This was originally published at the The Street.com’s Real Moeny on 3/2/2005 3:42 PM
“We have 2 classes of forecasters: Those who don’t know… and those who don’t know they don’t know.”
— John Kenneth Galbraith
A savvy speculator could have made a fortune lately betting on the outcome of the nonfarm payroll report. In the past year, taking “the under” of economists’ consensus view has been money 87% of the time.
Given the recent upward revision to fourth-quarter GDP, perhaps Friday’s February employment data will be the economists’ best shot for “the over” in a long while. Regardless of how the dismal scientists do this month — the consensus is for 225,000 — the issue remains that they have been continuously wrong in both quantity and velocity this entire recovery.
|Nonfarm Payrolls, Post Recession:
2001-05 vs. Average Recovery
|Source: Federal Reserve Bank of Cleveland (Caveat Forecaster, February 2005)|
Those of us who work in glass houses — strategists, economists and meteorologists — ought to be careful about throwing stones. But clearly, something is amiss and we should be asking ourselves why this recovery is generating such weak job creation and correspondingly bad forecasts. Has something changed structurally? Are some basic assumptions about the business cycle flawed? Perhaps econometric models are missing or overweighting a key factor. Indeed, something has caused nearly the entire field of economists to be persistently wrong.
I have considered — and disposed of — myriad excuses proffered: The disproved claims of the BLS Payroll Survey undercounting jobs vs. their Household Survey; the uncounted “self-employed, work-at-home-independent contractor;” that the Bureau of Labor Statistics data is somehow bad; the rationale that (somehow) eBay (EBAY:Nasdaq) is the explanation for 7 million missing jobs.
As a person “unburdened” by a classical economics education, I am free to ask the questions most economists can’t. I have my suspects in the mystery of the awful payroll forecasts. Among the most likely factors contributing to forecasting errors, outsourcing and productivity have been pretty thoroughly reviewed by economists; so neither of those issues is likely the cause.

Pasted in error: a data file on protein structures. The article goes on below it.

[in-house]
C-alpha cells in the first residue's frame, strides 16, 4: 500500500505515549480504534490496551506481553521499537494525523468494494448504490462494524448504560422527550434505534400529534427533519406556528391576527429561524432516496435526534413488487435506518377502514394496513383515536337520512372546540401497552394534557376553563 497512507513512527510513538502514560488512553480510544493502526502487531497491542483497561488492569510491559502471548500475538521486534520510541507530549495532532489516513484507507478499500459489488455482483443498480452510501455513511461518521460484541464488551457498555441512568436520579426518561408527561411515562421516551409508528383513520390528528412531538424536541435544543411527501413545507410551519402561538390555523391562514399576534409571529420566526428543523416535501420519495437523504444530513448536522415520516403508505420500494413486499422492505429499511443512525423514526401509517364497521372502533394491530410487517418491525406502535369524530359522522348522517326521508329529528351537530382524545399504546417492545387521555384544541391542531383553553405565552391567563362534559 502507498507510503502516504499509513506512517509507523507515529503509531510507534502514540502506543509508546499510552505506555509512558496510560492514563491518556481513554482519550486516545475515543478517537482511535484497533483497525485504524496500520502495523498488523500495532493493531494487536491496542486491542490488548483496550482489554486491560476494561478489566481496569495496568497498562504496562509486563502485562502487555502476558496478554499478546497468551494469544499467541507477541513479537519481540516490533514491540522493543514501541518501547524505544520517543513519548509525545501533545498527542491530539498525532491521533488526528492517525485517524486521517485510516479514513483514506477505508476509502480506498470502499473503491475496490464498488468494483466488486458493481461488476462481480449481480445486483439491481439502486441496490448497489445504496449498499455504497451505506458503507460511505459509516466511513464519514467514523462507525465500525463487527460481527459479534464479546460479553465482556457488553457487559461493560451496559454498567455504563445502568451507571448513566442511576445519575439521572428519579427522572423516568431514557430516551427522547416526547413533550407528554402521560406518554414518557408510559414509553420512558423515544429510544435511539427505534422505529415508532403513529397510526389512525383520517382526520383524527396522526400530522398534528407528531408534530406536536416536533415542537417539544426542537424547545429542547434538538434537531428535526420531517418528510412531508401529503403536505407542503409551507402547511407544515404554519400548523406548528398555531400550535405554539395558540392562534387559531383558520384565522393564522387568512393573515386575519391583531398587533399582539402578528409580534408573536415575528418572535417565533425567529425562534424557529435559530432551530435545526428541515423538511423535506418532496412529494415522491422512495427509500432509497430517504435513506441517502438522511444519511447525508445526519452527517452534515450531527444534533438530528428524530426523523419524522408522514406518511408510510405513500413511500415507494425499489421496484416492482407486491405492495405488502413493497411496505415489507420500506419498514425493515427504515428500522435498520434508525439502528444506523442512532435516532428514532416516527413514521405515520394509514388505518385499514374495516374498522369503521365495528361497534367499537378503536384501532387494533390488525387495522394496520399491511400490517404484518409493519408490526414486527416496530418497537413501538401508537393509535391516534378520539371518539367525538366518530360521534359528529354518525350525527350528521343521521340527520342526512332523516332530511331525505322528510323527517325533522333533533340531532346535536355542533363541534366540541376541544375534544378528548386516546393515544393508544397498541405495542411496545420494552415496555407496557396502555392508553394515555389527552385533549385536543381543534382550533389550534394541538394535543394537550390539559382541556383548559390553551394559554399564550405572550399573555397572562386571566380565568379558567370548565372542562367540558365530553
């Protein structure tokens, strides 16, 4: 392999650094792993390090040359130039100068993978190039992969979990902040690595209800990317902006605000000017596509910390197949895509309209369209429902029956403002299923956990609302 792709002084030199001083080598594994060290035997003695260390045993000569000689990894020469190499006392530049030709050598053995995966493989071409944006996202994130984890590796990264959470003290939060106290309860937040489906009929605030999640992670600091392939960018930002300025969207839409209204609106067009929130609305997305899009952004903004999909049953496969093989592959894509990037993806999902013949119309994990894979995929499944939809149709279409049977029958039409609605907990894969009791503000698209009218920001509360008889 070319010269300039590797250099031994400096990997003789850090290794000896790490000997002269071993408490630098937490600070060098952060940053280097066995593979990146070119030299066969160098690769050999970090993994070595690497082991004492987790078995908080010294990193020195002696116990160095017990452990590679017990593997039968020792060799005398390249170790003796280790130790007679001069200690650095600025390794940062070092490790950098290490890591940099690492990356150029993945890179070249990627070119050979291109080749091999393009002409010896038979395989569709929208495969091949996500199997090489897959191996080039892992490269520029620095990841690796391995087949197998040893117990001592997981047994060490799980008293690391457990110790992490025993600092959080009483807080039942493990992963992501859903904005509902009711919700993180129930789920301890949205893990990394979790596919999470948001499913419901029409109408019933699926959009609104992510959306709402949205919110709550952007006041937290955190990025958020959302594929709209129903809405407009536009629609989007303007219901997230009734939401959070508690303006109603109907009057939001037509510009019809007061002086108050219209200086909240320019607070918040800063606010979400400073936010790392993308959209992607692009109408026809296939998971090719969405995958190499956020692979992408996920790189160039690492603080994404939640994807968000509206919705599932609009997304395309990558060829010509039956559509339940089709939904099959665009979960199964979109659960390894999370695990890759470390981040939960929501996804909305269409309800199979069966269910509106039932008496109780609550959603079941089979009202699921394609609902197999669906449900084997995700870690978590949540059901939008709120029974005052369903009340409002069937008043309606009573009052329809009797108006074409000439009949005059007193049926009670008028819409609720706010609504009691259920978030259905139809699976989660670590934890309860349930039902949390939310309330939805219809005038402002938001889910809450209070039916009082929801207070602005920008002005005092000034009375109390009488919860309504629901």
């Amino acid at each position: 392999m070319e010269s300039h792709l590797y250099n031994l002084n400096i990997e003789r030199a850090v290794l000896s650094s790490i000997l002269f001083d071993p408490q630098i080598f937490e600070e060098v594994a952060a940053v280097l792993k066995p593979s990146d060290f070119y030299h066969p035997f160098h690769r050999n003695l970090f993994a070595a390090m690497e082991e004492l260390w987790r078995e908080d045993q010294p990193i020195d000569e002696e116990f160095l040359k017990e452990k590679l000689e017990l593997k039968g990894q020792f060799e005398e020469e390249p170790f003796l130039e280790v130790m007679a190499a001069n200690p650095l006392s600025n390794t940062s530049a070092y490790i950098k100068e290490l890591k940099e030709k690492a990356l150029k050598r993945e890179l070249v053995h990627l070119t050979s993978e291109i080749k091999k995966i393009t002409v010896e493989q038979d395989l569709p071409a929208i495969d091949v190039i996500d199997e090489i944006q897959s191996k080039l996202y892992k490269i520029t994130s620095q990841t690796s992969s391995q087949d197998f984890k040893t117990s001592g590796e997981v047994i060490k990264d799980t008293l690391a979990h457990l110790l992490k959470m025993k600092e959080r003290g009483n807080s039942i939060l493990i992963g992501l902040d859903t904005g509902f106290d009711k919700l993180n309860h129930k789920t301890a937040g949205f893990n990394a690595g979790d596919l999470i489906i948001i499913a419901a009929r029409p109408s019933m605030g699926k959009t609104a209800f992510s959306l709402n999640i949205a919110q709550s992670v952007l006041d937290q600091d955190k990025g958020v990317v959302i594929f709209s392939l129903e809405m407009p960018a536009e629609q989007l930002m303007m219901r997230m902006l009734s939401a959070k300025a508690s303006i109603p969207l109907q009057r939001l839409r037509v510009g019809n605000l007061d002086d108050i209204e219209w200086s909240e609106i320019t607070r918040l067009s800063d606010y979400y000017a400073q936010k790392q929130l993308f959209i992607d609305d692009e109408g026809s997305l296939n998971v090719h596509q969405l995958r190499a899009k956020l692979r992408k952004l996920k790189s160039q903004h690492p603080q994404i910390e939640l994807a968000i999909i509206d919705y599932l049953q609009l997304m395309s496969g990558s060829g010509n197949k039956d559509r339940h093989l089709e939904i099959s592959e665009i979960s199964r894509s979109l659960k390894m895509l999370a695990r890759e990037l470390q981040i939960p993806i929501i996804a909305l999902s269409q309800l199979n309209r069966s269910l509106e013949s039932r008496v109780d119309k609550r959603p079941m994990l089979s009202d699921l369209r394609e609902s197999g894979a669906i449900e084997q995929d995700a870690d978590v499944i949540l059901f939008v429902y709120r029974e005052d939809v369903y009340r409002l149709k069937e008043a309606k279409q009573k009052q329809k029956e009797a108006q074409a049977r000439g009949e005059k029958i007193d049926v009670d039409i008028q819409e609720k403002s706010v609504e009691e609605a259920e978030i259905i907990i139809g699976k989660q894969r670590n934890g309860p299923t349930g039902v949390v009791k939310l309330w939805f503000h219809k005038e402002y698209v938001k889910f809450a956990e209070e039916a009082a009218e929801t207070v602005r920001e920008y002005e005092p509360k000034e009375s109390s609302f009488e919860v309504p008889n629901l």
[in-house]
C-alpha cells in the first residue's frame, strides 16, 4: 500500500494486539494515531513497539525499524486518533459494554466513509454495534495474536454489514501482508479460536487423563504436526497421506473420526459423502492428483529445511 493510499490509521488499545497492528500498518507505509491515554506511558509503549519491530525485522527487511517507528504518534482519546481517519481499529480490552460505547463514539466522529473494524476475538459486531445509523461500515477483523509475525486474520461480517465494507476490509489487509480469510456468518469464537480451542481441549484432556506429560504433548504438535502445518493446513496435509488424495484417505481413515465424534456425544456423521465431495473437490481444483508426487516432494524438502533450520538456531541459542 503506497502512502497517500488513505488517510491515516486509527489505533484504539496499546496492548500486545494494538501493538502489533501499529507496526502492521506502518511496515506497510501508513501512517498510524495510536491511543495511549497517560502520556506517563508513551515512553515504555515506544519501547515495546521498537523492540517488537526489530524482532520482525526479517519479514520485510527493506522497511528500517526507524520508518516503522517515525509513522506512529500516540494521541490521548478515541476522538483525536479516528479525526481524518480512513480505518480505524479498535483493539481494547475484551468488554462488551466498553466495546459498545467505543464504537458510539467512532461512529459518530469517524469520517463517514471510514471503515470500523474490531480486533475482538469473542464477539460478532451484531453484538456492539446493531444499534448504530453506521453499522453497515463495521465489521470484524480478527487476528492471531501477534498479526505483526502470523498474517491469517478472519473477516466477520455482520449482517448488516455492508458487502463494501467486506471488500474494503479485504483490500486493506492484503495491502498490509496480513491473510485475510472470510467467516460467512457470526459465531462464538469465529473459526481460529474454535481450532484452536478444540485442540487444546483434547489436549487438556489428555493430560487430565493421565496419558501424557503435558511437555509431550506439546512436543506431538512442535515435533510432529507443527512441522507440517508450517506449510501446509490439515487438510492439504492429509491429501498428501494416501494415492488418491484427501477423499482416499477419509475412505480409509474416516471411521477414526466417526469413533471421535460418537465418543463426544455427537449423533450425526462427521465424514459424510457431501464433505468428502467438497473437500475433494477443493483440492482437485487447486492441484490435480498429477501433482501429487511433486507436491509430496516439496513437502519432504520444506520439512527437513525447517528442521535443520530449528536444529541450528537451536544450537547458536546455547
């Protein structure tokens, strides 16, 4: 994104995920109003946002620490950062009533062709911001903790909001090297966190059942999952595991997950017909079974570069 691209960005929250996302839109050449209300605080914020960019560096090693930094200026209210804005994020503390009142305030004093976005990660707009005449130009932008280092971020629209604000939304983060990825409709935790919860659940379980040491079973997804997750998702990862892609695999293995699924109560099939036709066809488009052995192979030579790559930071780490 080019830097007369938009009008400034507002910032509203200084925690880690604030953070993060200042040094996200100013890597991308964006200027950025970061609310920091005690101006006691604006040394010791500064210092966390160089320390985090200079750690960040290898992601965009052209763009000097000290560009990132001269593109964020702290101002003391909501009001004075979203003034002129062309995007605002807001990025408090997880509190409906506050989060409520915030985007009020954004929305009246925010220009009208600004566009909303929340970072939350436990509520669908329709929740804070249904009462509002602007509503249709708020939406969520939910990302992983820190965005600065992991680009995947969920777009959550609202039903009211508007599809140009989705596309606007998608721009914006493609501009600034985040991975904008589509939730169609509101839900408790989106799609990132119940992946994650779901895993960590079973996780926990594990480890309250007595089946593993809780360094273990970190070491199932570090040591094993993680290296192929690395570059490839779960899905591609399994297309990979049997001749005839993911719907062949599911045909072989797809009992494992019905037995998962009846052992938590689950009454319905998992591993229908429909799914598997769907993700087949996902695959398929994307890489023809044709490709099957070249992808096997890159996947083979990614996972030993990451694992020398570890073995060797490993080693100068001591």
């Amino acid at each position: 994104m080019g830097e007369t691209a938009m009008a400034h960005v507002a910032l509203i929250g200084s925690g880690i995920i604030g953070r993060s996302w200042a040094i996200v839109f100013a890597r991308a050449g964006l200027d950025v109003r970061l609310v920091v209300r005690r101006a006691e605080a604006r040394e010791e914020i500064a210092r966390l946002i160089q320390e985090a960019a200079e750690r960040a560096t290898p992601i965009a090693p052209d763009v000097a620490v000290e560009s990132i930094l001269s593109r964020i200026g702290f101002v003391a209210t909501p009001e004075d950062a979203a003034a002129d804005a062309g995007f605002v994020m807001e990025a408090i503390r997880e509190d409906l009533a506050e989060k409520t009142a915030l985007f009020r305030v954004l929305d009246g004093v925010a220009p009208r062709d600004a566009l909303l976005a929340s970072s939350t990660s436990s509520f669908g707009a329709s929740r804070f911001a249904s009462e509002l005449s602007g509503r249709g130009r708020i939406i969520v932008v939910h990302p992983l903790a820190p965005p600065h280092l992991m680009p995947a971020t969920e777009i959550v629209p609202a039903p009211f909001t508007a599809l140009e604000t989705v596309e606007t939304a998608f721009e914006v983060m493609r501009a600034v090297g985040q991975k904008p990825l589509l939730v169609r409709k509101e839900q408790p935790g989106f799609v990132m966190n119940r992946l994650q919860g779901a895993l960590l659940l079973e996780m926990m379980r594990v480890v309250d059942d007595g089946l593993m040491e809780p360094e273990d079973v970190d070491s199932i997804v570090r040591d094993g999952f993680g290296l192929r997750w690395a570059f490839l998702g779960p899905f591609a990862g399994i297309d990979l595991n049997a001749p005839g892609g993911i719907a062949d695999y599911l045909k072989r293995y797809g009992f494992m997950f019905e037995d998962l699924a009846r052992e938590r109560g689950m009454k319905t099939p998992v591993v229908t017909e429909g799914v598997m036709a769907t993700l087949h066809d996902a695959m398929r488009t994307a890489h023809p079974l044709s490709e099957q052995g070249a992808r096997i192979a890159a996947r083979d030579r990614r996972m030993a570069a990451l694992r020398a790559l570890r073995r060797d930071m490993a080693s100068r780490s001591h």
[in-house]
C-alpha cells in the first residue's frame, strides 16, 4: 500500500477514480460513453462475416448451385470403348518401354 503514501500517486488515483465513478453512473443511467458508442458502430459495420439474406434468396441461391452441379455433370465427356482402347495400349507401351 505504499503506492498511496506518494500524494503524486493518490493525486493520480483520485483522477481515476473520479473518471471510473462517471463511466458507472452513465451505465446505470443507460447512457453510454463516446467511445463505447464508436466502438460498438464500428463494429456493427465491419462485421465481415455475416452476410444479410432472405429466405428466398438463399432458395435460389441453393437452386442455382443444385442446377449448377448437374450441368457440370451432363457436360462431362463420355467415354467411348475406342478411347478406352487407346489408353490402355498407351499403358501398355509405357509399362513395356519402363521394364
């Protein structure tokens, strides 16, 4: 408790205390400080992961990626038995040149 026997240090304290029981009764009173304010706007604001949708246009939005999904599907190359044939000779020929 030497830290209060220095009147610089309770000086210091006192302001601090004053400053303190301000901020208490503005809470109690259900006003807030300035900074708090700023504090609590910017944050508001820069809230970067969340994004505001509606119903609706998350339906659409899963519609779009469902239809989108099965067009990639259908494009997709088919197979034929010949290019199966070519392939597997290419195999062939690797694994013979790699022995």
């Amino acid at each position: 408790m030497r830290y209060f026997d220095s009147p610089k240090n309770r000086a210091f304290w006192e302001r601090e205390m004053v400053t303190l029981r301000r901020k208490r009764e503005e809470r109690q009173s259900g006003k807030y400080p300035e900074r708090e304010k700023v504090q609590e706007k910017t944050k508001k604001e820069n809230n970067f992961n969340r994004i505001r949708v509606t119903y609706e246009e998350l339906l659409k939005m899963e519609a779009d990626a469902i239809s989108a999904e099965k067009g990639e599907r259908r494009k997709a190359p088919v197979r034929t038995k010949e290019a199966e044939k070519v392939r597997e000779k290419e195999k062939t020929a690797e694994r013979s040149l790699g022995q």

In the past, I discussed the dividend tax cut and post-bubble hangover here, and the unintended consequence of accelerated depreciation here. But that still leaves a long list of unconventional issues that may be at least partly responsible for anemic jobs numbers:
From Bias to Underemployment
Political Bias: Hard though it might be to imagine, some economists have a political bias.
I am not referring to well-known political economists such as Paul Krugman or Larry Kudlow. Both of these gentlemen are well-known partisans. Rather, I am talking about those hacks — on both the left and the right — who month after month put forth partisan predictions contradicted by the weight of the economic evidence. Rather than providing economic guidance to businesses, investors or policymakers, they serve as a balm to political operators looking for intellectual support of a particular agenda.
The analyst scandals of the 1990s focused attention on the biased, conflict of interest-riddled research departments of large brokerage firms. Today, economists have become the new analysts. But instead of whoring themselves out for banking business, some have allowed the hope of a plum appointment to the Fed or White House or think tank to influence their tortured modeling or forecasting. Their analyses have morphed from dismal science to political propaganda.
Not-in-the-labor-force: The 5.2% unemployment rate has been a soothing data point for the bullish economists. Unfortunately, it is also a highly misleading one. A new class of unemployed has been driving the unemployment data and could also be another source of forecasting error.
The math is simple: The employment rate is a percentage of people with full-time jobs divided by the labor force. The unemployment rate is the balance (100% minus employment rate percentage = unemployment rate percentage).